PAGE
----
The US Department of Education is taking very seriously a complaint
against Tempe (Arizona) high schools for teaching "The Adventures of
Huckleberry Finn." I fear that the feds might ban this novel from
all public schools.
I first learned about this case in late April, when pickets spent a
week demonstrating against the Tempe Union High School District.
One sign said, "Mark Twain was racist." Among the demonstrators was
the head of the Arizona NAACP. (See the Arizona Republic, April 23,
1996, page B1.)
The picketers then filed a complaint with the Office of Civil Rights
of the US Department of Education. A team from the Office studied
the complaint and recommended an investigation, which is being
carried out by Ramon Villarreal and David Dunbar. (See the Arizona
Republic, July 3, 1996, Community Section, page 4.)
To my mind, the charge is unfair. Mark Twain was remarkable because
although he was a son of slave owners he realized that slavery was wrong.
Turning his back on much of what he had learned as a boy in Missouri,
he vocally condemned racial injustice in America and the European
colonies in Africa.
He also donated money for African American education. He funded
scholarships at Lincoln University. He supported Warner Thornton
McGuinn through Yale Law School. He financed study in Paris for
artist Charles Ethan Porter.
In "The Adventures of Huckleberry Finn" he dramatized his own moral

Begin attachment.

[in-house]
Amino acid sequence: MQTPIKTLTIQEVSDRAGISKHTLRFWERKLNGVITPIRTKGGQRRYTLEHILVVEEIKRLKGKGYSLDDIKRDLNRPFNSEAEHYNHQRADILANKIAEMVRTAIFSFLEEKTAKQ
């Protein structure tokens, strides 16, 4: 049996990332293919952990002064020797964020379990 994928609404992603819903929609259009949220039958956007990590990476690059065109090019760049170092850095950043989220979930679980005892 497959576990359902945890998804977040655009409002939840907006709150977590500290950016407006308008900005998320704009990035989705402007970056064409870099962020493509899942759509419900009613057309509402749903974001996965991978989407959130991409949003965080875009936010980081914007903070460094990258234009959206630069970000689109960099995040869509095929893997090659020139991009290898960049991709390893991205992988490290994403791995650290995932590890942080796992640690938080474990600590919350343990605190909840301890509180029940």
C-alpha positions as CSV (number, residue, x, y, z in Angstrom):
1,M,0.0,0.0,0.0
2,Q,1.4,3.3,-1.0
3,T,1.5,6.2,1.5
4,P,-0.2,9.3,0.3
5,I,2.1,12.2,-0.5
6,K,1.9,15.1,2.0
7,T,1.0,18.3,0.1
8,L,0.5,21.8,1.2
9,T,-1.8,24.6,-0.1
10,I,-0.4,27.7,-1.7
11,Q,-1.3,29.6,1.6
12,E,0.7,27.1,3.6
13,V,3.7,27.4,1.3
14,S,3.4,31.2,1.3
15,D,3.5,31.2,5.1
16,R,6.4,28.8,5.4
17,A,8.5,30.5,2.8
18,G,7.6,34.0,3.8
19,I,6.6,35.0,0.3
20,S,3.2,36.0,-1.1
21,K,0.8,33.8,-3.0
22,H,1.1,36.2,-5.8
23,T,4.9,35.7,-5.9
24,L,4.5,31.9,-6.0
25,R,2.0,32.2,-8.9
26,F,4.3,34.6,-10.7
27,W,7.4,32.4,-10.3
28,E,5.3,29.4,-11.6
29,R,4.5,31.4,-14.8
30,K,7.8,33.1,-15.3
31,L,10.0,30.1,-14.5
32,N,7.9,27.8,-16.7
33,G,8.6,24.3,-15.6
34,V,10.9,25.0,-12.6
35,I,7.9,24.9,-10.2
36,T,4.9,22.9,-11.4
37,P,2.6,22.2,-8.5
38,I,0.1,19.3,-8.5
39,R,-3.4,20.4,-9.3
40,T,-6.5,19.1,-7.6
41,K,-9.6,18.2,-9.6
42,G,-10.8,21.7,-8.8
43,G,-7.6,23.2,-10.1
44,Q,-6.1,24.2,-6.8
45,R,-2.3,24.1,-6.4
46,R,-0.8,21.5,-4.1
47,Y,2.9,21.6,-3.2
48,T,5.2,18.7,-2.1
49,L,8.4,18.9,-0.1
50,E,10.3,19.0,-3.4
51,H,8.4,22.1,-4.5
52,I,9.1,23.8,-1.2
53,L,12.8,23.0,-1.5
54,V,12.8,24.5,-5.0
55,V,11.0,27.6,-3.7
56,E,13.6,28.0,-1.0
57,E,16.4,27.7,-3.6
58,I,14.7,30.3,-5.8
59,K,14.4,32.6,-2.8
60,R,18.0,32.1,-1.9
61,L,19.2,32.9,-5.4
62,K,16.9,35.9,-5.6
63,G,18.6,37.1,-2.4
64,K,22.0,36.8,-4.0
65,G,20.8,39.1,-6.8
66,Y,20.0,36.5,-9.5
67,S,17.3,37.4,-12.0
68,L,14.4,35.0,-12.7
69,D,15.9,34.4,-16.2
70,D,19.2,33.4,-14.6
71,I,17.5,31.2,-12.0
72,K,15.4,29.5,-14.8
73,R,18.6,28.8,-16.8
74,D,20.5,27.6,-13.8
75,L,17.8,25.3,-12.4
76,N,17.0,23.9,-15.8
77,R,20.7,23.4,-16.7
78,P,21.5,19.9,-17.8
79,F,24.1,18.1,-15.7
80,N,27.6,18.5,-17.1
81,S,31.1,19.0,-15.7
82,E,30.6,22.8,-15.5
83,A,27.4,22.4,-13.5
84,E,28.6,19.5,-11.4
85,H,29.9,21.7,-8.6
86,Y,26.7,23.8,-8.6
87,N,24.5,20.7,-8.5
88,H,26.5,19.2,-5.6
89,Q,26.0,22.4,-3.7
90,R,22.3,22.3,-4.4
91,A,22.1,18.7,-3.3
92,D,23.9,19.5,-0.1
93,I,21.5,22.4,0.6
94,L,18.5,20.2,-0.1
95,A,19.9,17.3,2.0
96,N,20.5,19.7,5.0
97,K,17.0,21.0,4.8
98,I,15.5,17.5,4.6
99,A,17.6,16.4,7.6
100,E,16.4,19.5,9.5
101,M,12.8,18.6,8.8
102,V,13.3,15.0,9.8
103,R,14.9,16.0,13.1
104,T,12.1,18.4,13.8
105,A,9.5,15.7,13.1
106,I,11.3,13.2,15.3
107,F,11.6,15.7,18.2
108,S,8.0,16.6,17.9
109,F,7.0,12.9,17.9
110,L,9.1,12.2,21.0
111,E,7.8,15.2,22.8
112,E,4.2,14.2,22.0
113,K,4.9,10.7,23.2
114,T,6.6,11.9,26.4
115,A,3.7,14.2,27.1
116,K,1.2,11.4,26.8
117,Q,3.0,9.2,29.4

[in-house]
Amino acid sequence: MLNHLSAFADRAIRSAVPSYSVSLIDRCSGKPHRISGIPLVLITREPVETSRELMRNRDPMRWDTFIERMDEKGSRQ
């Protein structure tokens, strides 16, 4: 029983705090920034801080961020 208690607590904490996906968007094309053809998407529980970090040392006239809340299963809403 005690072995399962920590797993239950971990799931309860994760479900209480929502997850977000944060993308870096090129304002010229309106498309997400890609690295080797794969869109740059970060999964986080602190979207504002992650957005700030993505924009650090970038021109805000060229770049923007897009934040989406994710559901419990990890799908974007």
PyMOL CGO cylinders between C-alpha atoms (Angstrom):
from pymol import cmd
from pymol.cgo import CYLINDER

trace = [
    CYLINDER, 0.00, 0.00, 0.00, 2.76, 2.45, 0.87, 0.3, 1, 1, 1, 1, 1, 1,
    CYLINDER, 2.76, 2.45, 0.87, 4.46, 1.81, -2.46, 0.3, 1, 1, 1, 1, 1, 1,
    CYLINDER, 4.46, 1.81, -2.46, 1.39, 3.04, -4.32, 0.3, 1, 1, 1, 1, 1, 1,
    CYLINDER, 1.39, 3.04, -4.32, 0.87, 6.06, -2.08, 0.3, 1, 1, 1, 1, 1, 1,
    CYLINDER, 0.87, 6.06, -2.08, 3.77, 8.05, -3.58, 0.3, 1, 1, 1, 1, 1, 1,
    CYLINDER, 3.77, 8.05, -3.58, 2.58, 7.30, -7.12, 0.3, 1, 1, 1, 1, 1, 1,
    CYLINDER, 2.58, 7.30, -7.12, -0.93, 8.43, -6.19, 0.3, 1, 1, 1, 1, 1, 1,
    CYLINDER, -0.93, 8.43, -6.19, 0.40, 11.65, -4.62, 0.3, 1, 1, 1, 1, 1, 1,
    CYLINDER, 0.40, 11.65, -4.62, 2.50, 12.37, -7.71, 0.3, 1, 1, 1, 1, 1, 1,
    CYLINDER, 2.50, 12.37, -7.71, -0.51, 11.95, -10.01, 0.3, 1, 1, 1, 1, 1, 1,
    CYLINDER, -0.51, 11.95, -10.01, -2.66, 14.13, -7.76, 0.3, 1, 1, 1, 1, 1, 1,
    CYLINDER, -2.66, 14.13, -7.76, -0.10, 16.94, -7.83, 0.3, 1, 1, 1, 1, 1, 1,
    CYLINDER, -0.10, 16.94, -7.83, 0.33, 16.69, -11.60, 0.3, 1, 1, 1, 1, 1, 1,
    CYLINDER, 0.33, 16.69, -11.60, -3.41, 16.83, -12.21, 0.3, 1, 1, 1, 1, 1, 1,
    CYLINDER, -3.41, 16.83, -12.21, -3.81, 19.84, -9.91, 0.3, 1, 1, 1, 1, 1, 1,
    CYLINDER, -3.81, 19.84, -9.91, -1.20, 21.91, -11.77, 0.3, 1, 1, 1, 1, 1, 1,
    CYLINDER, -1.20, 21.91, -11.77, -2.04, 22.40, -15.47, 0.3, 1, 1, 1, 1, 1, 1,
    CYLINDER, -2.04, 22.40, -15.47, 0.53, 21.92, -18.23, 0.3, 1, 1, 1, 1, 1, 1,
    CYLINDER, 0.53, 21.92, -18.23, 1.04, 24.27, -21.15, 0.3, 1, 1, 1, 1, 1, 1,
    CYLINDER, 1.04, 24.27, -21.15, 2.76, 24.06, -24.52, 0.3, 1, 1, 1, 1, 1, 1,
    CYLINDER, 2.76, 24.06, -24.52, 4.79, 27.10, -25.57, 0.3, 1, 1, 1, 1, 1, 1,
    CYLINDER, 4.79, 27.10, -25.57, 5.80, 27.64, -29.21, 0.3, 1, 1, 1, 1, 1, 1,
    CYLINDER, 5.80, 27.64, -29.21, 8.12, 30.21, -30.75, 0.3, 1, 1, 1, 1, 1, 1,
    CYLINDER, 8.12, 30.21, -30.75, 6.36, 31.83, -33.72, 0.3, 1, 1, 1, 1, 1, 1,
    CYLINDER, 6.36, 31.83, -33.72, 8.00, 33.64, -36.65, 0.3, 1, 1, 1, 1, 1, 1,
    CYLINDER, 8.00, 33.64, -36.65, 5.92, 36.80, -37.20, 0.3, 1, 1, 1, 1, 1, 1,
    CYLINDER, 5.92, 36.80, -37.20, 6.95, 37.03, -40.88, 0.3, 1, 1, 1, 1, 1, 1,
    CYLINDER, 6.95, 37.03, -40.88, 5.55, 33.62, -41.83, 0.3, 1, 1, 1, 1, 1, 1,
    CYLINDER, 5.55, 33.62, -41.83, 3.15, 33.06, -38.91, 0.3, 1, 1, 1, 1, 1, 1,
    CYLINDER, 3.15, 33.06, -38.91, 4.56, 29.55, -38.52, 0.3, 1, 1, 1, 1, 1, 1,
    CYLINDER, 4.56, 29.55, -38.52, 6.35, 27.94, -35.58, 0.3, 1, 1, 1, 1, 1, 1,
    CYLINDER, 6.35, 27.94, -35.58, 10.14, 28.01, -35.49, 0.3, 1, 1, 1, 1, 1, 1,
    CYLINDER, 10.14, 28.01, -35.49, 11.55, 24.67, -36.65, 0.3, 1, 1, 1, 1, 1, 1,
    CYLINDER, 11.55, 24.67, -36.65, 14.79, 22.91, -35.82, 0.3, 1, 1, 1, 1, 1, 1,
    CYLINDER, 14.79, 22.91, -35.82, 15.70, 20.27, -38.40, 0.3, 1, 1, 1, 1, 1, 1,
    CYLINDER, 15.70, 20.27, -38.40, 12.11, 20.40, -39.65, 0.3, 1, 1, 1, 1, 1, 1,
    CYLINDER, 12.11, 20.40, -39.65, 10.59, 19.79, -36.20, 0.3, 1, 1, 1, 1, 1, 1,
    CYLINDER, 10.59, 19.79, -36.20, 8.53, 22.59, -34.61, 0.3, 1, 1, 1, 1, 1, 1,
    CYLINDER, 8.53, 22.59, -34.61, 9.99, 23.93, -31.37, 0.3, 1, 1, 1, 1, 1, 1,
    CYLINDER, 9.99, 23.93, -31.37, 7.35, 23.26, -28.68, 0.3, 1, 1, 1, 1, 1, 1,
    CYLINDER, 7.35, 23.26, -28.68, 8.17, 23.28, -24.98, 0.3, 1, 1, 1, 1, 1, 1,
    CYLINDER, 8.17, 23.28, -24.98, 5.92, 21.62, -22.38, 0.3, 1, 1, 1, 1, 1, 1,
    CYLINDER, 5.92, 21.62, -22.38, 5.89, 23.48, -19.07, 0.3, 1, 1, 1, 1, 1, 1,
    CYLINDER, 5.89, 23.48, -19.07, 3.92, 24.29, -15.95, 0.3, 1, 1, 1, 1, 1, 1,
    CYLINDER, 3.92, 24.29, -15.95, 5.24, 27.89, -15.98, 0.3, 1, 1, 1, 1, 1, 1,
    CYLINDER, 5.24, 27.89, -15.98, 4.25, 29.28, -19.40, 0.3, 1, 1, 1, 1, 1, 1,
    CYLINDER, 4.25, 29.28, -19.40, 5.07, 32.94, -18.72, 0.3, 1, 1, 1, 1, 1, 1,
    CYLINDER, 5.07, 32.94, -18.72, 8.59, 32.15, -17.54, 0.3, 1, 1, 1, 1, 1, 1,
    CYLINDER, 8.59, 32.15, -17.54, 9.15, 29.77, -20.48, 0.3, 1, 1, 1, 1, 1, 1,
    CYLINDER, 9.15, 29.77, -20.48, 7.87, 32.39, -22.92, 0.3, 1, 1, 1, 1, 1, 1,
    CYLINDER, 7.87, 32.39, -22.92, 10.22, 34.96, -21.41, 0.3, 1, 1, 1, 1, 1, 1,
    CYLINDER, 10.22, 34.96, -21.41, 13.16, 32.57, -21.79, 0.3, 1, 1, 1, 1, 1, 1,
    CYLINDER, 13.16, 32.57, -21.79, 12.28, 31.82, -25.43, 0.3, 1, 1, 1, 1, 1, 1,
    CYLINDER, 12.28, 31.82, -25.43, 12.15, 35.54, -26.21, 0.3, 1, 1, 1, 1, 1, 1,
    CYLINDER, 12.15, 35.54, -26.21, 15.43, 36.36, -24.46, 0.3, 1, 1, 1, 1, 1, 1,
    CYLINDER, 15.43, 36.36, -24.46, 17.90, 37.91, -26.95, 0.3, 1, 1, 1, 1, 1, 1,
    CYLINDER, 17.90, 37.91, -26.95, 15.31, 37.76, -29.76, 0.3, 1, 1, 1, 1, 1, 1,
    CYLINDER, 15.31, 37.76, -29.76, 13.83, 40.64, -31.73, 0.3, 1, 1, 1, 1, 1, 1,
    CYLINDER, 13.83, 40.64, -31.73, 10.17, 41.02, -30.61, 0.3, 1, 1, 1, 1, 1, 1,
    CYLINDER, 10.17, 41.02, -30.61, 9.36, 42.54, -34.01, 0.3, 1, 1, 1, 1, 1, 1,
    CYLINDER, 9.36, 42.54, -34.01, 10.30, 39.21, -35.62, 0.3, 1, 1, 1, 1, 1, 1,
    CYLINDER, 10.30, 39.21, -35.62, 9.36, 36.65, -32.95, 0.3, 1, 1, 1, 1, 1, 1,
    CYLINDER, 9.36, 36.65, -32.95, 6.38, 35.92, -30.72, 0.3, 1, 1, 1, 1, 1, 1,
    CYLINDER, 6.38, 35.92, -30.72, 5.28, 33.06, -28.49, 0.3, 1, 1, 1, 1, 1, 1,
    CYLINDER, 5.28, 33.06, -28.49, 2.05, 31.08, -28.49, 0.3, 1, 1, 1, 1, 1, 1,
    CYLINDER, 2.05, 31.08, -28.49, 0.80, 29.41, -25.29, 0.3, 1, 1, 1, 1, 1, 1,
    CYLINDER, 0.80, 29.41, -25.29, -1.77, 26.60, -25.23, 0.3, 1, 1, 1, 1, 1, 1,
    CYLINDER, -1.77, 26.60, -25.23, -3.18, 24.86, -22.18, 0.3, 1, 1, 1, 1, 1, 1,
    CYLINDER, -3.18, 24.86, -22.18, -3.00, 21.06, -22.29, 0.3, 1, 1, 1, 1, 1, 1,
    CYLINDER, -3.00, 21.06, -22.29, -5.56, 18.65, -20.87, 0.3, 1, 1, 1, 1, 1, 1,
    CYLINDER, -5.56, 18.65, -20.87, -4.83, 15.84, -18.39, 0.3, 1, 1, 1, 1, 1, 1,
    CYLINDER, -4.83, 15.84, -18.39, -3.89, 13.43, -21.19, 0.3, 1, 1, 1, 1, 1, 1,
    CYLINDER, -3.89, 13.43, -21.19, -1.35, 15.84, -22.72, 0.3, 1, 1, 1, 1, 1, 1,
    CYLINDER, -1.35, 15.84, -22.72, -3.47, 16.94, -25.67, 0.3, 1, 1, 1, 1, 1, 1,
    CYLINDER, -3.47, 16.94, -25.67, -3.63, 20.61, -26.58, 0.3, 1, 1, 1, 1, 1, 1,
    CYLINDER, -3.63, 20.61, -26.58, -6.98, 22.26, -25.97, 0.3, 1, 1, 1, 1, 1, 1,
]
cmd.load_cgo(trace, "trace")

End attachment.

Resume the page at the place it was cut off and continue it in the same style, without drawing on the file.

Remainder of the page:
struggle. It took Mark Twain years to figure out that slavery was
wrong, but he has Huck figure it out in a raft trip of a couple weeks.
Mark Twain had to talk to many whites and blacks away from Missouri to
figure out that slavery was wrong, but he has Huck learn it from Jim
on the raft. Also, Huck is himself a runaway who is seeing Missouri
society from a new perspective.
"All modern American literature comes from one book by Mark Twain
called Huckleberry Finn." Educators took this statement seriously
during the 1940s and '50s, and I believe that their work helped
prepare America for the Civil Rights Movement. Even when I began
eleventh grade in 1966 in Wisconsin, this is how American literature
was still taught.
The irony is that, if Mark Twain had not written "The Adventures of
Huckleberry Finn," there might not be an Office of Civil Rights
with the power to ban this novel.
The Tempe Union High School District has consulted with experts here
at Arizona State University to try to understand what has gone
wrong. And they have met with the protesters to try to reach a
compromise. But the anti-Twain forces seem determined to totally
remove "Huckleberry Finn" from the schools.
Besides the two articles I mentioned above, there were related pieces
on January 29 and May 27. I don't know their page numbers because I
found them on Arizona Newspapers On-Line, which does not give page